Am I running an updated version 1.0.1 that is misidentified on the “About Mozilla Firefox Screen” or am I running an version 1.0 that will not update and may have security problems? I don’t know.
I might need to download the most current version and reinstall Firefox.
As Tom suggests, I’d guess that if the same state of affairs existed in IE, there’d be quite a bit of uproar.
As I said, I actually like and use Firefox, but it cannot be a good thing to leave users in doubt about security or to make it difficult to run a secure version, whether your name is Microsoft or whether it is Mozilla.
[Originally posted on DennisKennedy.Blog (http://wwww.denniskennedy.com/blog/)]

Congratulations to PHOSITA – Winner of Best Law Blog in 2005 Business Blogging Awards

I’m a little late on this one, but I wanted to congratulate Doug Sorocco at the PHOSITA blog on winning the Best Law Blog award in the high-profile 2005 Business Blogging Awards.
PHOSITA covers intellectual property law issues and is just one of many great IP law blogs now available.
I’m pleased to see Doug get some well-deserved recognition. This award also helps all legal bloggers by letting the rest of the business world know that there are great legal blogs out there.
A big thank you to Doug and the other nominees for carrying the cause of legal bloggers out into the world at large.
And a big congratulations to Doug for winning the award. Pretty cool!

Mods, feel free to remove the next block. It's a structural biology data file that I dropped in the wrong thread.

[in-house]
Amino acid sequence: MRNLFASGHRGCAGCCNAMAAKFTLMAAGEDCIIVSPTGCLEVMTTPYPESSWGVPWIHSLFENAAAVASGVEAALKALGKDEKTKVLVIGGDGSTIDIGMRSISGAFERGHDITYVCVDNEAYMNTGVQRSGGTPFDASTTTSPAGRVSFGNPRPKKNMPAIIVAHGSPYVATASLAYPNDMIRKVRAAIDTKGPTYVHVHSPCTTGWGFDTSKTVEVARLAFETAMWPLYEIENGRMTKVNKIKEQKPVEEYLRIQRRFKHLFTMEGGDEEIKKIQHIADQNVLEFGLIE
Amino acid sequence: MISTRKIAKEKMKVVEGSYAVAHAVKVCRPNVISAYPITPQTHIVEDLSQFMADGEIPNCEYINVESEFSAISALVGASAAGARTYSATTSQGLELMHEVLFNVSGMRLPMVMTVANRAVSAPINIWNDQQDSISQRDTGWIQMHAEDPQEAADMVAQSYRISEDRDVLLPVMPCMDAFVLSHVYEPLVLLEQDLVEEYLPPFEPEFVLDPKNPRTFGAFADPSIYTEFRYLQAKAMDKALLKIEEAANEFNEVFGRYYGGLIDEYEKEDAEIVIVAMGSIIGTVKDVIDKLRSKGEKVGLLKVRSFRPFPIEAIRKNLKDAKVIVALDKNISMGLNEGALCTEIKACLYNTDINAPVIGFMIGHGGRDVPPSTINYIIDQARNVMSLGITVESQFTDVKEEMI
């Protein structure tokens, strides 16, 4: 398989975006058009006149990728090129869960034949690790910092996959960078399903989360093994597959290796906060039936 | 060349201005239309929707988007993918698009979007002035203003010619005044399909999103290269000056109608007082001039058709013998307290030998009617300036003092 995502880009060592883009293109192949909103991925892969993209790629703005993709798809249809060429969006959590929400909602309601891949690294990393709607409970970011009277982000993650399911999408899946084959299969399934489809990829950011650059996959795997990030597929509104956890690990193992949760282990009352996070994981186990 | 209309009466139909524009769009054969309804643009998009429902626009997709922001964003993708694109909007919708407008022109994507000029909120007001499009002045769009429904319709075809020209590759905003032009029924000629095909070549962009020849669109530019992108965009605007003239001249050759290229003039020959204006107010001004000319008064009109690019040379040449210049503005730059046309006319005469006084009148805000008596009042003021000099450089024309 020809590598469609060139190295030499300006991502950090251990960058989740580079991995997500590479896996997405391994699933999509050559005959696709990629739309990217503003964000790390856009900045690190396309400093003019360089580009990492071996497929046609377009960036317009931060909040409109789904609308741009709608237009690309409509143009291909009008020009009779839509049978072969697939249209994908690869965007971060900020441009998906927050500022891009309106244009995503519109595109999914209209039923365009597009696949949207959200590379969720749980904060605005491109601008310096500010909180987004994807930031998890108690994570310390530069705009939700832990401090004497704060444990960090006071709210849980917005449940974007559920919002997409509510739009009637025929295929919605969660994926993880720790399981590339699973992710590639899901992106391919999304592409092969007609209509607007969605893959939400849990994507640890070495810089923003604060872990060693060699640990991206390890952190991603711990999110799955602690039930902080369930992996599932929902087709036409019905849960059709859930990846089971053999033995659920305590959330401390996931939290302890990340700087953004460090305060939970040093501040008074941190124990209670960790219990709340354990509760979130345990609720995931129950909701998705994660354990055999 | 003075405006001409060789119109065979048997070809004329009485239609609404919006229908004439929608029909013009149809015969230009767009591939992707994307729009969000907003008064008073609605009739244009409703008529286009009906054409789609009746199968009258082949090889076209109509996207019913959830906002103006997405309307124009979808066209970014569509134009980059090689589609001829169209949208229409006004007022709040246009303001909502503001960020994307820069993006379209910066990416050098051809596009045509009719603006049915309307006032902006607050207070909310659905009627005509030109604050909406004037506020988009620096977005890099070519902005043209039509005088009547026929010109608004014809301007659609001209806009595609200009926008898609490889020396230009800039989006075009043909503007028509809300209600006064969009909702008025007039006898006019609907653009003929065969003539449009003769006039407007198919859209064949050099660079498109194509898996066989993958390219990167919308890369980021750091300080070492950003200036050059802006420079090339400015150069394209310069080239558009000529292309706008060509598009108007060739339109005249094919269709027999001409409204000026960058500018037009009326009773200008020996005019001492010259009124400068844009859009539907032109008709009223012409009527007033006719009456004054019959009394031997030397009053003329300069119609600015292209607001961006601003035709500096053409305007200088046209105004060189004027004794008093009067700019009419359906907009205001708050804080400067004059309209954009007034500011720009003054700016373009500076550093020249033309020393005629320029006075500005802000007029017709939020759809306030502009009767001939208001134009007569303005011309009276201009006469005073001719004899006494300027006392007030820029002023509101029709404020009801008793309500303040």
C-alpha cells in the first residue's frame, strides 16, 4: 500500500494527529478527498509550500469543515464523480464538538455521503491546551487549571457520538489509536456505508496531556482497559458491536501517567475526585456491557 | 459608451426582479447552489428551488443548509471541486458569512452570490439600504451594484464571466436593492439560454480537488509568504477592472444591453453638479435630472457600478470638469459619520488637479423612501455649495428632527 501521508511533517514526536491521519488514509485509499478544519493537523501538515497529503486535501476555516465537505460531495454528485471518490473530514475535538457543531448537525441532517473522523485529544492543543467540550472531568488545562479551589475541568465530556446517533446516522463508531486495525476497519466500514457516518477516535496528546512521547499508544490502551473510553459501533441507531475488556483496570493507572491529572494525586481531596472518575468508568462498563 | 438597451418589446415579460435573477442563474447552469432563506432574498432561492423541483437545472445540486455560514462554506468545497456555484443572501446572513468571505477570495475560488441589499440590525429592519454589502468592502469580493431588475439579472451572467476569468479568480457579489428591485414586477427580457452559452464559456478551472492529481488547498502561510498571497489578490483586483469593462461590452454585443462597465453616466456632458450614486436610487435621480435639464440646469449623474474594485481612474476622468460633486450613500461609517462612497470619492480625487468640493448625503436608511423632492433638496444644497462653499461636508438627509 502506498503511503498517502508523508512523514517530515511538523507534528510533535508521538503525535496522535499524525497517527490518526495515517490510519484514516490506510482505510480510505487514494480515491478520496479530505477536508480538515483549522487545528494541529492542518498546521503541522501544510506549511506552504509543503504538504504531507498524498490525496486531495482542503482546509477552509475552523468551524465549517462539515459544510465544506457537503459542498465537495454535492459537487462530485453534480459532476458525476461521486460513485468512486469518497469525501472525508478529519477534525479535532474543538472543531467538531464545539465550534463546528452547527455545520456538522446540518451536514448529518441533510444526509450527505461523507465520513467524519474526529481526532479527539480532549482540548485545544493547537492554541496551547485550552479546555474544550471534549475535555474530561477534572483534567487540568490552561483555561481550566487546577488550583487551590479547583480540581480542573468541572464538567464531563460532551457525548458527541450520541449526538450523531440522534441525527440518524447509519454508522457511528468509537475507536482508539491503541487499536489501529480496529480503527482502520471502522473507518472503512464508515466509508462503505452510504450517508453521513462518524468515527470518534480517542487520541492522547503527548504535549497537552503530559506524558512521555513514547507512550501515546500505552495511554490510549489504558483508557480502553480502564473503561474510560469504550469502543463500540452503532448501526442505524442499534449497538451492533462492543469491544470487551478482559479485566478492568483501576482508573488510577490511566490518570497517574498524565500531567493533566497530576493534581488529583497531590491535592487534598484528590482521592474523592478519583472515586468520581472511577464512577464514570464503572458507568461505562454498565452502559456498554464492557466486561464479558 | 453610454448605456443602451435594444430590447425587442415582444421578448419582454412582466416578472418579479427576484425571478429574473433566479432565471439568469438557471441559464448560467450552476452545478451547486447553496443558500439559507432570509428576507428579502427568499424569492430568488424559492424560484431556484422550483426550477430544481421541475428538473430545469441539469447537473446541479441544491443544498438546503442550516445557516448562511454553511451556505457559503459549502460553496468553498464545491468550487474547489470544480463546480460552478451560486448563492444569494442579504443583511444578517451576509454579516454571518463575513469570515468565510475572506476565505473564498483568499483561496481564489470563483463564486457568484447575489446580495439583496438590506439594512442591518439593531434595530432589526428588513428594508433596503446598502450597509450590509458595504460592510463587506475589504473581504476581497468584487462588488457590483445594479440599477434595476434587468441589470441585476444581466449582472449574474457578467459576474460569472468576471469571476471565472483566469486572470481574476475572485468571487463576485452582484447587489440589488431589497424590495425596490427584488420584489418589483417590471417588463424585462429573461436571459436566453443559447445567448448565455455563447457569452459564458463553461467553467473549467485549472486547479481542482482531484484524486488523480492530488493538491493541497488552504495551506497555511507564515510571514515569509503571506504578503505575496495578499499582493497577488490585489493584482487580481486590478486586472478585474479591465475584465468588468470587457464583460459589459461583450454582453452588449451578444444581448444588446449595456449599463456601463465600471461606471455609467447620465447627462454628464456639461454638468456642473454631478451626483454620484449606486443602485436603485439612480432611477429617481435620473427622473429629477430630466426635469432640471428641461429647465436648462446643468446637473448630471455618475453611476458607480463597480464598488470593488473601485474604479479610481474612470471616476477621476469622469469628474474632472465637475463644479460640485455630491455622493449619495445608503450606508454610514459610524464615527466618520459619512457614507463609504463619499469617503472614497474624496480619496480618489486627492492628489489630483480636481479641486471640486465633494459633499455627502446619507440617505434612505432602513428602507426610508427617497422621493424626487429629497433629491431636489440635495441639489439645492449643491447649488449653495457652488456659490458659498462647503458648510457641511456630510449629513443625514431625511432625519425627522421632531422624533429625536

Beyond Bullet Points – Way Beyond Anything Else You’ll Read About How to Use PowerPoint Effectively

People frequently ask me for good books to help them learn to how to do PowerPoint presentations. As I posted here, I always recommend two books, Scott McCloud’s Understanding Comics and Jerry Weissman’s Presenting to Win. Interestingly, neither is really about PowerPoint.
Last year, I started to add Cliff Atkinson’s Beyond Bullets blog to my list. Nearly every post to this blog contained great ideas and tips about presentations, using PowerPoint and telling your stories.
One day, Cliff announced that he had gotten a book deal and would be putting his blog on hiatus until he finished the book. Here’s how big a fan I was of the blog – I never removed the subscription to his feed from FeedDemon. I wanted to be sure that I didn’t miss the day when Cliff returned to blogging.
His return came recently and I received an email from Cliff asking if I’d like to get a review copy of the book. Would I!!!
I got an autographed copy of the book, called Beyond Bullet Points, yesterday and stayed up a little bit too late, literally reading it from cover to cover in one sitting.
My conclusion is a simple one. If you give any presentations, you have to read this book. If you want to have happy audiences, you want to implement the lessons of this book.
Last summer, I completely overhauled my approach to making presentations. I decided to move aggressively to a “rule of threes” approach and simplify my slides and approach. I also spent a lot of time thinking about a book called American Jeremiad by Sacvan Berkovitch that I read in college. Berkovitch’s book analyzed the classic form of American sermon, known as the “jeremiad.”
It’s a familiar form that goes something like this:
1. There is a shining city on the hill to which we aspire.
2. We, to one degree or another, are sinners in the valley.
3. Here’s what we can do to get ourselves back on the path to the shining city.
I decided to adopt this approach with, believe it or not, a presentation on knowledge management for lawyers.
I used the same set of slides for both a 90 minute and a 30 minute version of the same presentation.